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"noises, / Sounds, and sweet airs": The Burden of Shakespeare's Tempest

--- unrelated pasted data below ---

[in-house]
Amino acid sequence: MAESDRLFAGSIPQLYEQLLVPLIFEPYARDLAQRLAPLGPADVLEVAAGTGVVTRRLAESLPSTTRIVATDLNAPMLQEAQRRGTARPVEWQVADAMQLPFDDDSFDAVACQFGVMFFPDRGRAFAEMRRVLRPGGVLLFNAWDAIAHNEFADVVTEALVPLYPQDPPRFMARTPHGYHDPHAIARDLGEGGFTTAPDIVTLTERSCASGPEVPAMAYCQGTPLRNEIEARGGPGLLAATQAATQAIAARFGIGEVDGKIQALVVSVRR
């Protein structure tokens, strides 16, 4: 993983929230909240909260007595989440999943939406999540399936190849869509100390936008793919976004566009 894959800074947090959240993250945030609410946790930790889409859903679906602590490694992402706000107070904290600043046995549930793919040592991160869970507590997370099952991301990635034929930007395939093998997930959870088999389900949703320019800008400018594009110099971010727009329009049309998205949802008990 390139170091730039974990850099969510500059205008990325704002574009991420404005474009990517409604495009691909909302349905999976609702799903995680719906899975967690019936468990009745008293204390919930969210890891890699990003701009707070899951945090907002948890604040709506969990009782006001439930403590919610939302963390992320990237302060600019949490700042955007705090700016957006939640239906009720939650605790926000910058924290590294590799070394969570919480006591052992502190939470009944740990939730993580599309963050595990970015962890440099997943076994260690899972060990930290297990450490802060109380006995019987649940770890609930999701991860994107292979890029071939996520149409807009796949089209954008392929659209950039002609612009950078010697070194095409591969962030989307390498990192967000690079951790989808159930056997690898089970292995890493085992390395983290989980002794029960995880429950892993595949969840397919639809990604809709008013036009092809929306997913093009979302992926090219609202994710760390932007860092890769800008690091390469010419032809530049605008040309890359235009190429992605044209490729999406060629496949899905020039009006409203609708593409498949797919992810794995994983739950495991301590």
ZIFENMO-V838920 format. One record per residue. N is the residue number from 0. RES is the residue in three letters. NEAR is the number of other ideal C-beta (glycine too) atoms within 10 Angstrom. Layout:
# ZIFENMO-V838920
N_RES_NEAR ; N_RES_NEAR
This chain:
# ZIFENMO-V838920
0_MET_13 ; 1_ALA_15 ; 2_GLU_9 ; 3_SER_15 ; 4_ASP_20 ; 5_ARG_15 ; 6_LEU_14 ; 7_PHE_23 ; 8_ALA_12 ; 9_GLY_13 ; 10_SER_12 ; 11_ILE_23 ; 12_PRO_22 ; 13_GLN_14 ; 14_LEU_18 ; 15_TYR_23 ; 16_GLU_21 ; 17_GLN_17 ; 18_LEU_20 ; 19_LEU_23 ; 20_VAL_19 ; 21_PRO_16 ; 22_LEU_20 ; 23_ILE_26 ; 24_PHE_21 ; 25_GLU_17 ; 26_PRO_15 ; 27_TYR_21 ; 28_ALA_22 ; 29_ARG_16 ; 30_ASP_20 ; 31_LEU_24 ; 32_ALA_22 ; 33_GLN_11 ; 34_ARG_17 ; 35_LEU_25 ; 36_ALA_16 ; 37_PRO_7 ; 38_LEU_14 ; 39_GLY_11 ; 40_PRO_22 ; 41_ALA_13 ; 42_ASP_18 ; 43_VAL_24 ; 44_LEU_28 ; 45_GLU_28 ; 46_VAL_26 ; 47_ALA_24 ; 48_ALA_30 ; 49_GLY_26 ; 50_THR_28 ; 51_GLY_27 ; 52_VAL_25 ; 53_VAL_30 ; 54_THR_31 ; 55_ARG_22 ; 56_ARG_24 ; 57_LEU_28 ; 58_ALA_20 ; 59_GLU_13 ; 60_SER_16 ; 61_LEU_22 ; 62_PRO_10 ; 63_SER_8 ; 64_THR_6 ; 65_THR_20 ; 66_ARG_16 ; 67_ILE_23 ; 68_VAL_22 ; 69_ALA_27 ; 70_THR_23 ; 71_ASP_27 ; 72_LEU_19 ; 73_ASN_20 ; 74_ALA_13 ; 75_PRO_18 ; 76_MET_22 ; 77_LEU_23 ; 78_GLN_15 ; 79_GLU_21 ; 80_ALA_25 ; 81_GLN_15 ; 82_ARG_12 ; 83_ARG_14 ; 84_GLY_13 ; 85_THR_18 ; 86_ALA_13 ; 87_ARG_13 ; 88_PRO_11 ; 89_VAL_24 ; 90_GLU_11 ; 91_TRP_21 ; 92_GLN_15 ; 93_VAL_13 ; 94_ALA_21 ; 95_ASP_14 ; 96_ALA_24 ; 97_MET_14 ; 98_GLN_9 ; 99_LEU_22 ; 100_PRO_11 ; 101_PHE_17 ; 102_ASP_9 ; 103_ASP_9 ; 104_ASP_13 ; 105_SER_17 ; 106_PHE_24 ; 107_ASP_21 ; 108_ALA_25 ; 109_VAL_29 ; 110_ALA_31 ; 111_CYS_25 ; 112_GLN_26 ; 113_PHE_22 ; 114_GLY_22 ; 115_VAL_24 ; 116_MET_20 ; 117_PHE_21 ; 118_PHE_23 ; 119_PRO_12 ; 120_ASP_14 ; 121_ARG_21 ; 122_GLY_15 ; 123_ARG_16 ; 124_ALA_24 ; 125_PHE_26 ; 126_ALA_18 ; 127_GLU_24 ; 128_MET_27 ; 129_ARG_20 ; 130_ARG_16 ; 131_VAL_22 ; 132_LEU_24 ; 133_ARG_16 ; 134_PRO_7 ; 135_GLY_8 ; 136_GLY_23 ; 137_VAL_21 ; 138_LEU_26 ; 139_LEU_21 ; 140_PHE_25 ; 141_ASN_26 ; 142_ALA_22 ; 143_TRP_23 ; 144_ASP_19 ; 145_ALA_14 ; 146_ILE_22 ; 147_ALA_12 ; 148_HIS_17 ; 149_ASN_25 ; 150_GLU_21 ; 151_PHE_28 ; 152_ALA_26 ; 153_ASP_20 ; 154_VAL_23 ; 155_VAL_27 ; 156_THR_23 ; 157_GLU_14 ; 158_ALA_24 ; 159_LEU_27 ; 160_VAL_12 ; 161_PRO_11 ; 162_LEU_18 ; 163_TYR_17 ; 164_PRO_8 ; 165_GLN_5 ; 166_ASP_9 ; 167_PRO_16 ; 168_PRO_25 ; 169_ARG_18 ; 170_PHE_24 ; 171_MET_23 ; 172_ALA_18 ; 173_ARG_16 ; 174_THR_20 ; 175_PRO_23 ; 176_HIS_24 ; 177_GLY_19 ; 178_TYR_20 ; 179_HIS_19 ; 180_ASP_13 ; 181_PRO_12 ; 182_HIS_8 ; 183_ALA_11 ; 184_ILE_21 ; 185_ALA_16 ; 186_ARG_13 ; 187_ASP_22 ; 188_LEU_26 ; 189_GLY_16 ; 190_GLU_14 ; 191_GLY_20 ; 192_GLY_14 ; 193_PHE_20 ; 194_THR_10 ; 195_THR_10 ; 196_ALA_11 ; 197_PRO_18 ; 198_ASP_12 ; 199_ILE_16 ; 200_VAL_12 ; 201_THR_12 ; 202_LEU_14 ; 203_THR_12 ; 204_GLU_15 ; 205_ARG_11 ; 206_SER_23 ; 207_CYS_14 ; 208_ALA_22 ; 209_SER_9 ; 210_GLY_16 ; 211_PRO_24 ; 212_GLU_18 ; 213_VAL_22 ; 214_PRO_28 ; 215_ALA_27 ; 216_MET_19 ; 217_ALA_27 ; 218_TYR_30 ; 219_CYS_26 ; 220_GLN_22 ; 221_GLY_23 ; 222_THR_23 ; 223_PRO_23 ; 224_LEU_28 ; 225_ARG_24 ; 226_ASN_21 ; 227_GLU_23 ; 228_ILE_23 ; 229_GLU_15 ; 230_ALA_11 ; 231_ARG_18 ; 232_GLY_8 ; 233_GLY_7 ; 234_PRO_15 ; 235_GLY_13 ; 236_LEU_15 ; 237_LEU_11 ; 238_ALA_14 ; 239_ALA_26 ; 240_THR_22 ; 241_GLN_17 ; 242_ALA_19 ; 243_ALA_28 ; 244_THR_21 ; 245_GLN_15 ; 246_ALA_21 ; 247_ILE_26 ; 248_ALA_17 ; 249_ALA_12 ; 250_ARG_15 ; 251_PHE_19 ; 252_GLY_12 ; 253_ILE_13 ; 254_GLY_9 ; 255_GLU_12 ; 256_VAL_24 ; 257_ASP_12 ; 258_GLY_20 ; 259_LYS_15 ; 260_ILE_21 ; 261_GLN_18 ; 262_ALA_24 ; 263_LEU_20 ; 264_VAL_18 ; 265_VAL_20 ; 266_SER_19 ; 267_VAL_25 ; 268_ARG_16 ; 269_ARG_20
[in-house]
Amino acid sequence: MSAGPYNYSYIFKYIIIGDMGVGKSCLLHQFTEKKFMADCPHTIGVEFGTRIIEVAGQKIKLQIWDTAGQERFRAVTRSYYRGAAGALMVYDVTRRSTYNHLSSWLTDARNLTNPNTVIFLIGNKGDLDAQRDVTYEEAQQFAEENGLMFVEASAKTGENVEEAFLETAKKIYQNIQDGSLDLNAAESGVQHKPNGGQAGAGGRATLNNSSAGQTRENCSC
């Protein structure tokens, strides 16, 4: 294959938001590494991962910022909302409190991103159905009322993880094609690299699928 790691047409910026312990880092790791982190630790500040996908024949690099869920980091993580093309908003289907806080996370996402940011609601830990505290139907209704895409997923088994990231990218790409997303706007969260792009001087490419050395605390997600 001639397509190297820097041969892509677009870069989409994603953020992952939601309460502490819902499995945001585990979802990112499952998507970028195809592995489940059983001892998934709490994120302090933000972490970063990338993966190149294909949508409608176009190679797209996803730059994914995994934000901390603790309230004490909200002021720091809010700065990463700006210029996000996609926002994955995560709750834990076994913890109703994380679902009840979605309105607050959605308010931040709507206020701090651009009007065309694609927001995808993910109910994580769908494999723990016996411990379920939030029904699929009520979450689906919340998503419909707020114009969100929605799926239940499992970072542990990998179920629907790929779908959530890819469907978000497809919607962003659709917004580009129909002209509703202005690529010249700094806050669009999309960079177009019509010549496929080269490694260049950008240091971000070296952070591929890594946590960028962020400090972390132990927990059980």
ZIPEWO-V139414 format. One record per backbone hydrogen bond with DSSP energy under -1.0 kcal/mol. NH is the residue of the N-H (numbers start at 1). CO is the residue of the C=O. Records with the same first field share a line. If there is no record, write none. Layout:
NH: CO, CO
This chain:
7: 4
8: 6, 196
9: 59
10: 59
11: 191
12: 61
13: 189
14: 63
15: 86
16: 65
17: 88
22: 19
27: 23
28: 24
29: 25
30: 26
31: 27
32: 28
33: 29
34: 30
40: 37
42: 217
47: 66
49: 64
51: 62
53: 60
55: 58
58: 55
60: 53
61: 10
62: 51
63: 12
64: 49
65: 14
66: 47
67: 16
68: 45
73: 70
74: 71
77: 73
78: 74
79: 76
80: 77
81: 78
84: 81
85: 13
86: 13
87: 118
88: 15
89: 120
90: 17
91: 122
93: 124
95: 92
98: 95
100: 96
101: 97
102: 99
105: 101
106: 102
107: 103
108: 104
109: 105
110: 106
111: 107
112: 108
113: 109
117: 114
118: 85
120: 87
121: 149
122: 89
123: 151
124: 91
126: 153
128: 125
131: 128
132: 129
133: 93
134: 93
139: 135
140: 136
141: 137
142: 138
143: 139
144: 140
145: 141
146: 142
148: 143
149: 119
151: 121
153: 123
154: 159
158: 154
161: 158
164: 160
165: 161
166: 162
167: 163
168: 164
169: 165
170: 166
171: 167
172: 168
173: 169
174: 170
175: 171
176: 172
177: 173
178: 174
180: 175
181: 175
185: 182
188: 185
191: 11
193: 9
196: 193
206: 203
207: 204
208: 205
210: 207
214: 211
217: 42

When Caliban reassures the terrified Stephano and Trinculo about the nature of the sounds that fill his island world, he draws attention to the fact that The Tempest, uniquely among Shakespeare’s plays, is equipped with an elaborate soundtrack. Although Caliban seems not to distinguish between them, two kinds of sound—noise, introduced by the chaotic racket of the opening storm, and music, introduced by the exquisite harmony of Ariel’s songs—alternate throughout the play. This article explores how this pattern contributes to the dramatic meaning of the play, emphasizing the way in which, by a network of delicate wordplay, it is linked to the burdens, both physical and emotional, from which its characters seek to be freed. The essay ends by indicating how such a reading might help to reconcile current postcolonial readings with the seemingly incompatible philosophical, biographical, and metadramatic approaches favored by previous critics.

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